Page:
The anti-SARS-CoV-2 activity of KSK could be due to several reasons. As such, the Siddha system of medicine had been in use for infectious diseases particularly for treating ammai noi (pox viral infections) and akki noi (herpes infections) diseases for more than thousands of years [28]. The herbs as indicated in several Siddha medicine-based formulations have been documented to have multiple effects including that of antiviral activity [29]. Some of these herbal constituents work directly on the therapeutic targets, while others potentially enhance the bioavailability or counteract drug toxicity of the medicine. The constituents of KSK have been documented to have antiviral activity [15, 30,31,32]. In fact, the most recent in silico study documented the potential in the prevention and replication of SARS-CoV-2 [21]. Further, the antioxidant activity of the herbs could be another explanation for the viral reduction. Increased oxidative stress due to free radicals helps SARS-CoV-2 in replicating and producing inflammatory responses. KSK exhibited strong antioxidant activity in terms of radical scavenging potential against DPPH (IC-50, 9.29 mg/L) [33]. Vitamin C, a documented antioxidant, thus could have played the same role in the COVID-19 management [34].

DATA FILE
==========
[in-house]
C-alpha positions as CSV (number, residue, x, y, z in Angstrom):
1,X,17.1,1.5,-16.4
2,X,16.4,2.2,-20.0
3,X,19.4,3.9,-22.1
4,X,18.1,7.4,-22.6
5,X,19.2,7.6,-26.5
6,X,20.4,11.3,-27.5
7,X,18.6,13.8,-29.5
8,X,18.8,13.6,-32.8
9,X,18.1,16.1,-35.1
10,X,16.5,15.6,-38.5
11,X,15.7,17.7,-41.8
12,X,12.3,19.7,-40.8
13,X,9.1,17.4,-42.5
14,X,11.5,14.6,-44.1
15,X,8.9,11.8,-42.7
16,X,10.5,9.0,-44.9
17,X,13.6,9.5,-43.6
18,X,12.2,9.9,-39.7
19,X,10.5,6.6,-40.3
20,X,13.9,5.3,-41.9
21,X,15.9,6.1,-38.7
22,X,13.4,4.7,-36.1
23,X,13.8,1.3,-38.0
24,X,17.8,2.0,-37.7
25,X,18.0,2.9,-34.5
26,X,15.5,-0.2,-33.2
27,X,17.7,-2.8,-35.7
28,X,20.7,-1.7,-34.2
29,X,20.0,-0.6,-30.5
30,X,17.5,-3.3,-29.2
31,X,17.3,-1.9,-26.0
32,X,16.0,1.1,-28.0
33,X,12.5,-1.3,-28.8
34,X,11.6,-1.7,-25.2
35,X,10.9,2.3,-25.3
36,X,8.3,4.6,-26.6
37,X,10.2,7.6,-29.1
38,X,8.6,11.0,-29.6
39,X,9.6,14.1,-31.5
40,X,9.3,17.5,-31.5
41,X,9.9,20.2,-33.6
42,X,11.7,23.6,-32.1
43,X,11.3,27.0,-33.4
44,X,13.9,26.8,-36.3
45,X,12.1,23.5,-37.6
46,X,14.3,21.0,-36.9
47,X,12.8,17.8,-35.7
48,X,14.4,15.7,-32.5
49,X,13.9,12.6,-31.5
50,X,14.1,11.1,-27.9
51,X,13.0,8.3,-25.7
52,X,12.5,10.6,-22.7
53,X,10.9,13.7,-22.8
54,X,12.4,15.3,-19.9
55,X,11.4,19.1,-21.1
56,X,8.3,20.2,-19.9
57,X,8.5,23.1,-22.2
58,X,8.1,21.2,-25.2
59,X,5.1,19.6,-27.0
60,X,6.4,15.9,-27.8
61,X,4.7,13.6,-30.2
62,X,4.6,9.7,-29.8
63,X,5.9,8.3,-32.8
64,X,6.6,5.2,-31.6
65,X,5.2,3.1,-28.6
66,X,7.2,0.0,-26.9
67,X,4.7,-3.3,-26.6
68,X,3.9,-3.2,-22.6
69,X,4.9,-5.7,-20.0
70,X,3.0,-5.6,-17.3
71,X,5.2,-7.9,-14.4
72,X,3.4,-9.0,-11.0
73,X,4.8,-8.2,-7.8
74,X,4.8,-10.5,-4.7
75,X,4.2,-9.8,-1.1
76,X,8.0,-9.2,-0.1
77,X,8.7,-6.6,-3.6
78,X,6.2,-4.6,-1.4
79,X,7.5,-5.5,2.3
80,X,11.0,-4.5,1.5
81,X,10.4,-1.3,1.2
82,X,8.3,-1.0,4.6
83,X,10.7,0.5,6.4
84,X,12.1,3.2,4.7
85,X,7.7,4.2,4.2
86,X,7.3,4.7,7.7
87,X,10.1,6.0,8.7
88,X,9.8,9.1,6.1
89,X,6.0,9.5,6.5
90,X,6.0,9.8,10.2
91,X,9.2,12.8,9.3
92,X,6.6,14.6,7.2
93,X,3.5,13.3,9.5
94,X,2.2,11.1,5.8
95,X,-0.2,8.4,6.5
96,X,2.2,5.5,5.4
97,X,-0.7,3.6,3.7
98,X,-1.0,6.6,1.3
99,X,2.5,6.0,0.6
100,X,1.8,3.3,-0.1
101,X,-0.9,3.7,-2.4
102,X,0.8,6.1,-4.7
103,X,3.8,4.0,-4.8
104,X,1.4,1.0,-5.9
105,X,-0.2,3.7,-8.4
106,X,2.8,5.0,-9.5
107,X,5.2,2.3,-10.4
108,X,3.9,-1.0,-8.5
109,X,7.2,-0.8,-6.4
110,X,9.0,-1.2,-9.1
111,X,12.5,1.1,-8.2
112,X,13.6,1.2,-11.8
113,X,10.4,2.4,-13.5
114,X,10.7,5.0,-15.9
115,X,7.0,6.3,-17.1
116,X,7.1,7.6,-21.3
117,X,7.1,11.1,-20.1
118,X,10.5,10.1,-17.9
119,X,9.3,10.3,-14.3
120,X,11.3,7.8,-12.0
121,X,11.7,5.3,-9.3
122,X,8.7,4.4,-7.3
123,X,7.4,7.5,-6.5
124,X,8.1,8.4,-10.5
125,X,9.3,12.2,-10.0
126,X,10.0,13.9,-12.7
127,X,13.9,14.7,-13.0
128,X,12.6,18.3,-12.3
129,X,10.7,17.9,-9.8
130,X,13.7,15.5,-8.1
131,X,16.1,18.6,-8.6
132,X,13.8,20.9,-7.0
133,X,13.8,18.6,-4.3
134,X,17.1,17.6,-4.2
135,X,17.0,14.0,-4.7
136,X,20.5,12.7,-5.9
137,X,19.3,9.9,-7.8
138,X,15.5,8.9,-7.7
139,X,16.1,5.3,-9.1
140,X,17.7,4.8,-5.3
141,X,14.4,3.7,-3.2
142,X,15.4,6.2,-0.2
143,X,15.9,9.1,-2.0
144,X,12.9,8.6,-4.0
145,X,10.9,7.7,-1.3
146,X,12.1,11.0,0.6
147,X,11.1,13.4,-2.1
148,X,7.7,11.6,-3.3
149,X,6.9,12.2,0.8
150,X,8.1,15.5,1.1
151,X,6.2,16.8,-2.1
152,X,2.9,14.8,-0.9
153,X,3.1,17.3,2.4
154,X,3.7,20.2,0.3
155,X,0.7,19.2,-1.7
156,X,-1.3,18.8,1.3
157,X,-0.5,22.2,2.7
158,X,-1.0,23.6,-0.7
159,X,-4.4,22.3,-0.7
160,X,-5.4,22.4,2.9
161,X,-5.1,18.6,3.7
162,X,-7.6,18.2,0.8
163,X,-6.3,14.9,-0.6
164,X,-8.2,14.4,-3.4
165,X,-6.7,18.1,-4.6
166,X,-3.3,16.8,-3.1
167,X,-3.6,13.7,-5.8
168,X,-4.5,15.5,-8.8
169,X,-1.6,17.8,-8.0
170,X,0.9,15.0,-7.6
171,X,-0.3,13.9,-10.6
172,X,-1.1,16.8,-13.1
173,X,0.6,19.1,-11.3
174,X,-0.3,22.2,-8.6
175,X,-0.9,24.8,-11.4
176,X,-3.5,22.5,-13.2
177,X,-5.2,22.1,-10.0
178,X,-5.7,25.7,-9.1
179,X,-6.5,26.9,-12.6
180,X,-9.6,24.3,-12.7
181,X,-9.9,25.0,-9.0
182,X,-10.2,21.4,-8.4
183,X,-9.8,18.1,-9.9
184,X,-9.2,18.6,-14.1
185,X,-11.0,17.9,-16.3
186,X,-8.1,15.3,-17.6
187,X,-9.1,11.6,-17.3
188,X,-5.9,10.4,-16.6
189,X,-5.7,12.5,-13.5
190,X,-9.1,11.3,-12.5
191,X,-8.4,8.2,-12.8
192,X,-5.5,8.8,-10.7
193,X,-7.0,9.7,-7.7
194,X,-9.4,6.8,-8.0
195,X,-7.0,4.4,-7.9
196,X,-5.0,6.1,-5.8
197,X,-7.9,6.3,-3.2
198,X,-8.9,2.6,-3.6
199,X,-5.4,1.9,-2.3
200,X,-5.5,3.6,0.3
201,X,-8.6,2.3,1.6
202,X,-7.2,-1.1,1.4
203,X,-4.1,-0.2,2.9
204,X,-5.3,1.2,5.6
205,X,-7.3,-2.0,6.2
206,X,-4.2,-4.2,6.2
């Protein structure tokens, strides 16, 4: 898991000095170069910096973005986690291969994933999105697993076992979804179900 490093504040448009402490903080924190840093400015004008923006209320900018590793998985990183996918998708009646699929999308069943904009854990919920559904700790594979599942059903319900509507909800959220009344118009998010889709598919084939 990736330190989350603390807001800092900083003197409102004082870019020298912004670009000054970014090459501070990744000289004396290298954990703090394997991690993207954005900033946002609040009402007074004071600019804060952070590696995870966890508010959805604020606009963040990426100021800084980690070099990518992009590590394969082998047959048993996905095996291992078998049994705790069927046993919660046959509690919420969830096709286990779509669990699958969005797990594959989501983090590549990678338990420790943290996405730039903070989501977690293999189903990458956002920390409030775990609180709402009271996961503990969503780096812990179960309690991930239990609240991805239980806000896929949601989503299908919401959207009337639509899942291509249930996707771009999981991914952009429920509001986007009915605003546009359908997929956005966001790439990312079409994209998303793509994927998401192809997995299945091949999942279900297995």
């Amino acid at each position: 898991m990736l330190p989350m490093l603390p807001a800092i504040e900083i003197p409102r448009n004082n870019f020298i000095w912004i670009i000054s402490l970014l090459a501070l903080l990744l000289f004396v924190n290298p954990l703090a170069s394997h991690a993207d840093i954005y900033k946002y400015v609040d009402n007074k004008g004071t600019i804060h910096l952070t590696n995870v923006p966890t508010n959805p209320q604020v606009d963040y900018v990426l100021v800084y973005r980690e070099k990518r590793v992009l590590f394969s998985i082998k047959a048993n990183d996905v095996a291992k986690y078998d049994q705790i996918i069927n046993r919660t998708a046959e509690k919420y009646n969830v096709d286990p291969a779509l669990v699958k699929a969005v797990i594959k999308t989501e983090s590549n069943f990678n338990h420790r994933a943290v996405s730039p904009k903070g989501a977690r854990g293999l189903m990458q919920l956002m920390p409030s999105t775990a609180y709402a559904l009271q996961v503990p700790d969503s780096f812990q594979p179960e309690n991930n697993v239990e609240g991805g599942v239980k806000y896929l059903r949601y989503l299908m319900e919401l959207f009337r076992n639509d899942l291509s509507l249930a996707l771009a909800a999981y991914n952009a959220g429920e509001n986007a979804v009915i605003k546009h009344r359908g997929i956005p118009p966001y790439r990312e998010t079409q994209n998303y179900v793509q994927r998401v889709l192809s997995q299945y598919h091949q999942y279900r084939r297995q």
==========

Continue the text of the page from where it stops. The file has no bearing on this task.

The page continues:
In addition to antiviral activity, we documented the changes in the immunological markers. KSK might enhance the host antiviral immune responses or block the viral immune escape mechanisms, which in turn shows antiviral activity through immunoregulatory mechanisms. Phytochemicals such as flavonoids, polysaccharides, lactones, alkaloids, diterpenoids, and glycosides present in the herbs present in the KSK have been identified as immunomodulating agents [35]. Immunomodulatory actions of one such ingredient, Andrographis paniculata (Nilavembu), has in fact through in-vitro studies showed a reduction of IL-12, TNF alpha, PGE2, NO, COX-2, and iNOS in the microglia and macrophages [35]; inhibition of the production of ROS in neutrophils [36]; regulation of the production of NK cells, IFN gamma, IL-2, and TNF alpha [37]; inhibition of IL-2, IFN gamma and IL-6; reduction of IL-13, IL-4, IL-5, and Th2 cytokines in ovalbumin-induced asthma rat model [38]; and inhibition of Nf-kB binding to DNA [39]. Further, the alkaloid, andrographolide, present in Nilavembu has been documented to have diverse biological activities such as increasing cytotoxic potential of lymphocytes, decreasing the cellular and humoral adaptive immune reaction in T cells, antigen-presenting potential of dendritic cells to T cells, and pro-inflammatory proteins expression like iNOS and COX 2 [40,41,42]. Andrographolide can modulate the innate immune response and regulate the production of antibodies. Another constituent herb, Tinospora cordifolia (Seenthil), contains cordifolioside A, cordifolioside B, syringin [43], and d-glucan [44] as the main constituents, and they are having immunomodulatory activity. Evidence from in vitro study indicates that dry ginger (Zingiber officinale) has immunomodulatory effects and is an effective antimicrobial and antiviral agent [33]. Other ingredients, Adathoda vasica, Costus speciosus, Clerodendrum serratum, and Anacyclus pyrethrum, improve the humoral and cellular immunity by immunostimulatory activity [45,46,47,48], whereas Cyperus rotundus (Koraikizhangu) has been shown to modulate both cell-mediated and antibody-mediated immune responses in Wistar rats [49]. In mouse model, water extract of another herb in KSK, Syzygium aromaticum (Kirambu), inhibited macrophages to produce both IL-1beta and IL-6 [30].